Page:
By Oyintari Ben
In light of evidence from Papua New Guinea, Australia, and Singapore, the police in Papua New Guinea announced on Thursday that they were issuing arrest warrants in relation to a disastrous A$1.2 billion ($766 million) loan from Swiss bank UBS (UBSG.S) to the state in 2014.
The Pacific Islands nation, which is resource-rich but underdeveloped, has a past administration that used a loan to make a disastrous investment in an oil firm. In 2019, Prime Minister James Marape announced the investigation.
When the agreement was made, Marape served as finance minister in the Peter O’Neill administration.
In a statement, police commissioner David Manning announced that certain people would be detained and warned of the possibility of protests by supporters.
Without naming specific suspects, he added, “The charges intended to be laid have come about following extensive investigations and the analysis of evidence from Papua New Guinea, Singapore, and Australia over almost 18 months.”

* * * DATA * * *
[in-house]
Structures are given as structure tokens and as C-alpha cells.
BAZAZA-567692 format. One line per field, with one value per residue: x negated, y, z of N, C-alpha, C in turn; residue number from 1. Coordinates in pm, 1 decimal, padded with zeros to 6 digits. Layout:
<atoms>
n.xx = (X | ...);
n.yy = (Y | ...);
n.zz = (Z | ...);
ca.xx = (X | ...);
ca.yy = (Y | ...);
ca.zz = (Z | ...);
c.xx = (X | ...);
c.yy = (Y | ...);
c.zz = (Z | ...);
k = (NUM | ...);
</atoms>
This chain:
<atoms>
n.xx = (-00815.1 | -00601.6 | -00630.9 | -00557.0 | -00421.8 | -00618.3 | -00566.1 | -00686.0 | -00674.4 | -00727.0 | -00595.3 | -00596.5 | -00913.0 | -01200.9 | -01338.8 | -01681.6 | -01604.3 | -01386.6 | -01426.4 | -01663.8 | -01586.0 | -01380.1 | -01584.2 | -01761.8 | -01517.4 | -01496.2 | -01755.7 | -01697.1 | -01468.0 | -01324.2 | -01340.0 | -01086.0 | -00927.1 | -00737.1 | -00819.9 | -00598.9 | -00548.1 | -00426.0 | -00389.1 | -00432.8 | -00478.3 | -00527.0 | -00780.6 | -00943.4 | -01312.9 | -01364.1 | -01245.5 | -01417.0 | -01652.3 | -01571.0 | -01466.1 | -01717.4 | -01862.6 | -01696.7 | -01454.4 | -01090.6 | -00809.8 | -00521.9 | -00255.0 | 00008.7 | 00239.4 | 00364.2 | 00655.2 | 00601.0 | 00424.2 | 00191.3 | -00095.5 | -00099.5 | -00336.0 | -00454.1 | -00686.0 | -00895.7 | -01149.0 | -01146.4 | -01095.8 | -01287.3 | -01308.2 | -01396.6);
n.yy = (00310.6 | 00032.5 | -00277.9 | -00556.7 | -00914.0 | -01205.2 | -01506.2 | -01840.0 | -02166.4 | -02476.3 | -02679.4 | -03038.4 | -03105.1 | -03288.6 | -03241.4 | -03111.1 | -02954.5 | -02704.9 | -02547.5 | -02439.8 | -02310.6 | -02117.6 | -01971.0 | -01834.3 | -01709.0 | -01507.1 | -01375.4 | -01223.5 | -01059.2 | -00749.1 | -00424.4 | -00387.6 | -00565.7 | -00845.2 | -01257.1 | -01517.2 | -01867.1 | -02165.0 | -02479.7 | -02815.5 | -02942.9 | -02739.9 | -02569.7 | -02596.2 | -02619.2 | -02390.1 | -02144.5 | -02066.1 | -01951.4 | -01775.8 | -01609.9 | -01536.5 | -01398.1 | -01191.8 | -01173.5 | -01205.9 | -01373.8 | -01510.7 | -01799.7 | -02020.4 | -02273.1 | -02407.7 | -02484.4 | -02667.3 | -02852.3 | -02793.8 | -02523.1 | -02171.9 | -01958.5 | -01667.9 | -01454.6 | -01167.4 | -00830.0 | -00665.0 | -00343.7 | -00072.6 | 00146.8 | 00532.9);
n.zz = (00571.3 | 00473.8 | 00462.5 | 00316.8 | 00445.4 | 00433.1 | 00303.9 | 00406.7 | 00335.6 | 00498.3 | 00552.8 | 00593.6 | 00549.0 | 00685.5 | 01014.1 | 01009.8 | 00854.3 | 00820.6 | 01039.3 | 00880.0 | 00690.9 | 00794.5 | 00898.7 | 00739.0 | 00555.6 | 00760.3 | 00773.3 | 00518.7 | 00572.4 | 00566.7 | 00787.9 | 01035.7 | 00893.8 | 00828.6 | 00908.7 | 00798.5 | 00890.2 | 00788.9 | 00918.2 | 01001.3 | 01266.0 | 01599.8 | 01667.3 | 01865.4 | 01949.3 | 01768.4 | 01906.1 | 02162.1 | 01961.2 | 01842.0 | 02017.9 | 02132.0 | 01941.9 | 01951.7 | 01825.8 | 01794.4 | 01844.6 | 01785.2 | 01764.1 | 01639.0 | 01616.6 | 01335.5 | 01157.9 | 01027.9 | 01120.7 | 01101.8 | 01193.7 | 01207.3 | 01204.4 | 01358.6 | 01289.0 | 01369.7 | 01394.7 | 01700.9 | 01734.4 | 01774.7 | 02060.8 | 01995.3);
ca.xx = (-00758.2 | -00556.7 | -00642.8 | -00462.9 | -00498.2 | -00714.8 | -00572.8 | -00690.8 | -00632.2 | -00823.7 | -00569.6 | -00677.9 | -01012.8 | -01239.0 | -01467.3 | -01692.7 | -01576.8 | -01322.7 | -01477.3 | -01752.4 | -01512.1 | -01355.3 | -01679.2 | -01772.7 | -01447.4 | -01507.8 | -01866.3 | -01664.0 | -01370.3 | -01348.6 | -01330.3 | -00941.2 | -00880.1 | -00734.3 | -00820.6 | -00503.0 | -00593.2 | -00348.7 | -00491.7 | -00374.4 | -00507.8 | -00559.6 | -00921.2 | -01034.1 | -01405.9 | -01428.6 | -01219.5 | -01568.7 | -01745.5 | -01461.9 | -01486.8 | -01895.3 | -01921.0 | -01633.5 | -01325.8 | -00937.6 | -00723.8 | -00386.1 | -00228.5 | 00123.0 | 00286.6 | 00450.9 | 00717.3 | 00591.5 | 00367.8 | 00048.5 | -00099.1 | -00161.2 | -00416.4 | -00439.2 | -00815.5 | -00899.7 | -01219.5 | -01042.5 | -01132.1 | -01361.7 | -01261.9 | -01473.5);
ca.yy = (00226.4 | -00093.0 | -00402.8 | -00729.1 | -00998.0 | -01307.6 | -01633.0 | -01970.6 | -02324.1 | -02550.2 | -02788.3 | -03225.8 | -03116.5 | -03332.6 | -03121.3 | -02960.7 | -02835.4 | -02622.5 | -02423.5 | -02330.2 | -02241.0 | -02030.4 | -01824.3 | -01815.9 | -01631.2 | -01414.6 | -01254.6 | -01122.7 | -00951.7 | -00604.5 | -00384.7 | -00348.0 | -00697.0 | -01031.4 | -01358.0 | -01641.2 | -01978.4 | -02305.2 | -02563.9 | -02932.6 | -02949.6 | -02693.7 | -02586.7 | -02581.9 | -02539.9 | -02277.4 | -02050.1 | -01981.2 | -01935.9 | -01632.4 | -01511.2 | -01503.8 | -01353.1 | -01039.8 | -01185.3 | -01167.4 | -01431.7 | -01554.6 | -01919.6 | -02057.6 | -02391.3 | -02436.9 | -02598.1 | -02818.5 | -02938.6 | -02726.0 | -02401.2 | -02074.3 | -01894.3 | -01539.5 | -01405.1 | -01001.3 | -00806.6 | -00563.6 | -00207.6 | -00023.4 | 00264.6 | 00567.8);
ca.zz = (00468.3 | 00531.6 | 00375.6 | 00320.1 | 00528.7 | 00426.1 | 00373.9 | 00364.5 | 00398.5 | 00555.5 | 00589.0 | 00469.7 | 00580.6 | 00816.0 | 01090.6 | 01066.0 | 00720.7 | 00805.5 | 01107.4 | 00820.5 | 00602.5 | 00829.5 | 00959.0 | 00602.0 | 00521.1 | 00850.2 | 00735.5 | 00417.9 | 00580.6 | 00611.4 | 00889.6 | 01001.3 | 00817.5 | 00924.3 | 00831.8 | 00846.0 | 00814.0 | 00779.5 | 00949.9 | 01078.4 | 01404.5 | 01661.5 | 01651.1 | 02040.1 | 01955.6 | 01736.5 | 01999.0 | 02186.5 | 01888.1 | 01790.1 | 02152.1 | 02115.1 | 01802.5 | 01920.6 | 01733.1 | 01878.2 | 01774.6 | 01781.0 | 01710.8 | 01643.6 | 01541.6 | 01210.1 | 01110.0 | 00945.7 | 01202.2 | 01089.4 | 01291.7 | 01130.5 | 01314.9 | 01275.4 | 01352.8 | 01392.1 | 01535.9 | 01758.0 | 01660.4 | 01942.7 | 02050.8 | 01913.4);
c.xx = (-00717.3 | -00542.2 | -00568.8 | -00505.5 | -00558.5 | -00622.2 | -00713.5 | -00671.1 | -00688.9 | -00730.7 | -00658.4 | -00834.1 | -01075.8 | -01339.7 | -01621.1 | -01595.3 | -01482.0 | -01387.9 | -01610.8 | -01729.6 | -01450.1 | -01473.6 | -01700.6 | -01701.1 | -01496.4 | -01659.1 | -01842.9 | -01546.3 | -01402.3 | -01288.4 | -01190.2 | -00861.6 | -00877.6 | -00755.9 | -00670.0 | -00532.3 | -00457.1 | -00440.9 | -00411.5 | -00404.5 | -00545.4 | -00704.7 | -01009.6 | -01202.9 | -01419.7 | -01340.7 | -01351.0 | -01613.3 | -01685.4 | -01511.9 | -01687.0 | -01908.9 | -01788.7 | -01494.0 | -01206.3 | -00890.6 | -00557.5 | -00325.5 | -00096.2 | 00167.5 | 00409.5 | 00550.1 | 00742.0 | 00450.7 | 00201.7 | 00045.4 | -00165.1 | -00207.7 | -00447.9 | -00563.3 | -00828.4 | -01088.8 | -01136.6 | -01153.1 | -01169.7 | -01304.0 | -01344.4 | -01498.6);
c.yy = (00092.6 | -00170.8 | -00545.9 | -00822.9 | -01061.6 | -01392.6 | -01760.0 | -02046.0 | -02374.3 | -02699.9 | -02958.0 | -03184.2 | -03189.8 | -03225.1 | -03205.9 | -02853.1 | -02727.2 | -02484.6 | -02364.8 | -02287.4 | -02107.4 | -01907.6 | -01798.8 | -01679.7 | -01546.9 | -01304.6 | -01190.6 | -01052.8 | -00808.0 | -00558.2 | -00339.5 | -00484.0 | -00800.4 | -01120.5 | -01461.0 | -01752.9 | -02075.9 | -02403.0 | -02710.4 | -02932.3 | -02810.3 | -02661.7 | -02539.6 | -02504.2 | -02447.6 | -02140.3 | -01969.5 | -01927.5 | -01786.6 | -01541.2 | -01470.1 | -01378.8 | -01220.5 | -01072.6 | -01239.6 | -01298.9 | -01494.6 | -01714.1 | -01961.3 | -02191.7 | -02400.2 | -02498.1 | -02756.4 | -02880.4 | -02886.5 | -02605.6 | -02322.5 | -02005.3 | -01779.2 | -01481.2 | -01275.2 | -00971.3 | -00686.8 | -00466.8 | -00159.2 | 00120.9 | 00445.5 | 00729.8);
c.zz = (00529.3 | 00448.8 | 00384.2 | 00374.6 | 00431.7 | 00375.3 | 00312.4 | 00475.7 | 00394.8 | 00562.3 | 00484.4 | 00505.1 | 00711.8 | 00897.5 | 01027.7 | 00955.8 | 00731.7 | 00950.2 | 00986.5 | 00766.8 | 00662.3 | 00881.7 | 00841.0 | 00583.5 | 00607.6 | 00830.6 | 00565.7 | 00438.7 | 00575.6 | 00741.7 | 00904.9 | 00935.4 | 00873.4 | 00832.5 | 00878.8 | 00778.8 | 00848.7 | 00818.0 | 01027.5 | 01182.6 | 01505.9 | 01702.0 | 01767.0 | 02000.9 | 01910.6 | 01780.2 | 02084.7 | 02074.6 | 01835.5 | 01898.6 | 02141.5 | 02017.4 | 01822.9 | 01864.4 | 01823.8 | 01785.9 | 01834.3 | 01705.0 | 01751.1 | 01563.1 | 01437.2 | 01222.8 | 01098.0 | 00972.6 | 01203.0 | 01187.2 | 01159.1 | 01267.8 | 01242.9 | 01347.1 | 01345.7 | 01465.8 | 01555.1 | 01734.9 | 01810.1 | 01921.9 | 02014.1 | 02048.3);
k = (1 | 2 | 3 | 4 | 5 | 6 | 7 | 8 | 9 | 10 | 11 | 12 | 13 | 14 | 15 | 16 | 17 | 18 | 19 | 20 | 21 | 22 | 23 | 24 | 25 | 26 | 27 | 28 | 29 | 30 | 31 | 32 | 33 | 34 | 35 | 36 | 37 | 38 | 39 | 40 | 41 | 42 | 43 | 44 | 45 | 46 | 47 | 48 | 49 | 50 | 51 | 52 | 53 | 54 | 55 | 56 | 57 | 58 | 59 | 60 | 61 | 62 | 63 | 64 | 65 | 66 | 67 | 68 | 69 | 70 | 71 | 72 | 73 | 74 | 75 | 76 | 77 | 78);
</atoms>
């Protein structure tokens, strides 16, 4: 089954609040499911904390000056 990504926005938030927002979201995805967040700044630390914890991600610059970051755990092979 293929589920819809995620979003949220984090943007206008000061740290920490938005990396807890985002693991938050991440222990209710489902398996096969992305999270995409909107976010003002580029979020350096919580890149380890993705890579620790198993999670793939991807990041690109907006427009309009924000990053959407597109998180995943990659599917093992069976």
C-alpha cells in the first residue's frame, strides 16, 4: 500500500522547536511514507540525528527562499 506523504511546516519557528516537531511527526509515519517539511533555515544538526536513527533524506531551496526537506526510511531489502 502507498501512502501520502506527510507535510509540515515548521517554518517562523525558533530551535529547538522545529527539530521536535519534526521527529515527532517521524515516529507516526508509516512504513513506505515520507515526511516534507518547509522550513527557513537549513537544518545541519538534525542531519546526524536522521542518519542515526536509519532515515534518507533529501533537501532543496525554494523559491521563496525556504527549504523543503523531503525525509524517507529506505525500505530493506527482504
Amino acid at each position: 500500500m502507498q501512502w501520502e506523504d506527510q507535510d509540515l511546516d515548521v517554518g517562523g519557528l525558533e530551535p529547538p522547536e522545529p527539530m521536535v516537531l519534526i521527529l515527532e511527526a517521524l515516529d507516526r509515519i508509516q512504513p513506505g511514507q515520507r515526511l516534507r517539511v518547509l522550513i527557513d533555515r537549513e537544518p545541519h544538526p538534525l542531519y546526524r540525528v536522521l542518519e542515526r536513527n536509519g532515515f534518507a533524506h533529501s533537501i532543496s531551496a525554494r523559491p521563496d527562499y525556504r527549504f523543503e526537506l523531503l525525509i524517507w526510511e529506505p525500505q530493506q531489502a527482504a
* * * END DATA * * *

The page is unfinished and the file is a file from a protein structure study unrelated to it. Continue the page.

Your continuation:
In March 2022, a commission of inquiry report was delivered. O’Neill, now a legislator for an opposition party, claimed in June that he had been accused of perjury for his testimony to the committee, which he vehemently rejected.
Manning claimed that the offenses had cost the people of Papua New Guinea significant sums of public money and would be defined in accordance with the criminal code and the proceeds of crime act.
The government-sponsored investigation examined the manner in which a UBS loan was utilized in 2014 to purchase a 10% interest in PNG-focused oil and gas producer Oil Search Ltd. That made it possible for the company to purchase a stake in Elk-Antelope, the largest untapped gas resource in the nation.
The government purchased the interest just before the oil market collapsed and Oil Search’s shares dropped. To pay off the debt, the cash-strapped nation had to renew the loan and surrender the shares to the banks negotiating it.
At the time, UBS, which handled the loan through its Australian headquarters, had welcomed the investigation and stated that the PNG ombudsman’s report had not found any evidence against the bank.